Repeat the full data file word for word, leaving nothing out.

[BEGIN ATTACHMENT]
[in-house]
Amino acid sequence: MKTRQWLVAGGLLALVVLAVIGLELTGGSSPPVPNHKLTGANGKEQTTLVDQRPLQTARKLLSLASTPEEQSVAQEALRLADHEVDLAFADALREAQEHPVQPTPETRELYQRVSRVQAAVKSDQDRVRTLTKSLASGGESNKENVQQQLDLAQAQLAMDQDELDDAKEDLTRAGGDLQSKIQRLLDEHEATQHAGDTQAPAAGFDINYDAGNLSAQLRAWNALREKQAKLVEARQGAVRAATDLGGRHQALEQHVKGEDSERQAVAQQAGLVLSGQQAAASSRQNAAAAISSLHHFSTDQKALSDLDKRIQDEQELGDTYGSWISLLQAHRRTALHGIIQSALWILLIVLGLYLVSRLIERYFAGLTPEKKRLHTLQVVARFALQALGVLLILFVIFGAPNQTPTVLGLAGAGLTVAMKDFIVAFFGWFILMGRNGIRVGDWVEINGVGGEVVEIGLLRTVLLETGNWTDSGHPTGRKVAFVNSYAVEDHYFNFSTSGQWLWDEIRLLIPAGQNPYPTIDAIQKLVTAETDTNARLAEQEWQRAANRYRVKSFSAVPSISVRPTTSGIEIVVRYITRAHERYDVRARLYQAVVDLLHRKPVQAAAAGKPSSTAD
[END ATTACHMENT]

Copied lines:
[in-house]
Amino acid sequence: MKTRQWLVAGGLLALVVLAVIGLELTGGSSPPVPNHKLTGANGKEQTTLVDQRPLQTARKLLSLASTPEEQSVAQEALRLADHEVDLAFADALREAQEHPVQPTPETRELYQRVSRVQAAVKSDQDRVRTLTKSLASGGESNKENVQQQLDLAQAQLAMDQDELDDAKEDLTRAGGDLQSKIQRLLDEHEATQHAGDTQAPAAGFDINYDAGNLSAQLRAWNALREKQAKLVEARQGAVRAATDLGGRHQALEQHVKGEDSERQAVAQQAGLVLSGQQAAASSRQNAAAAISSLHHFSTDQKALSDLDKRIQDEQELGDTYGSWISLLQAHRRTALHGIIQSALWILLIVLGLYLVSRLIERYFAGLTPEKKRLHTLQVVARFALQALGVLLILFVIFGAPNQTPTVLGLAGAGLTVAMKDFIVAFFGWFILMGRNGIRVGDWVEINGVGGEVVEIGLLRTVLLETGNWTDSGHPTGRKVAFVNSYAVEDHYFNFSTSGQWLWDEIRLLIPAGQNPYPTIDAIQKLVTAETDTNARLAEQEWQRAANRYRVKSFSAVPSISVRPTTSGIEIVVRYITRAHERYDVRARLYQAVVDLLHRKPVQAAAAGKPSSTAD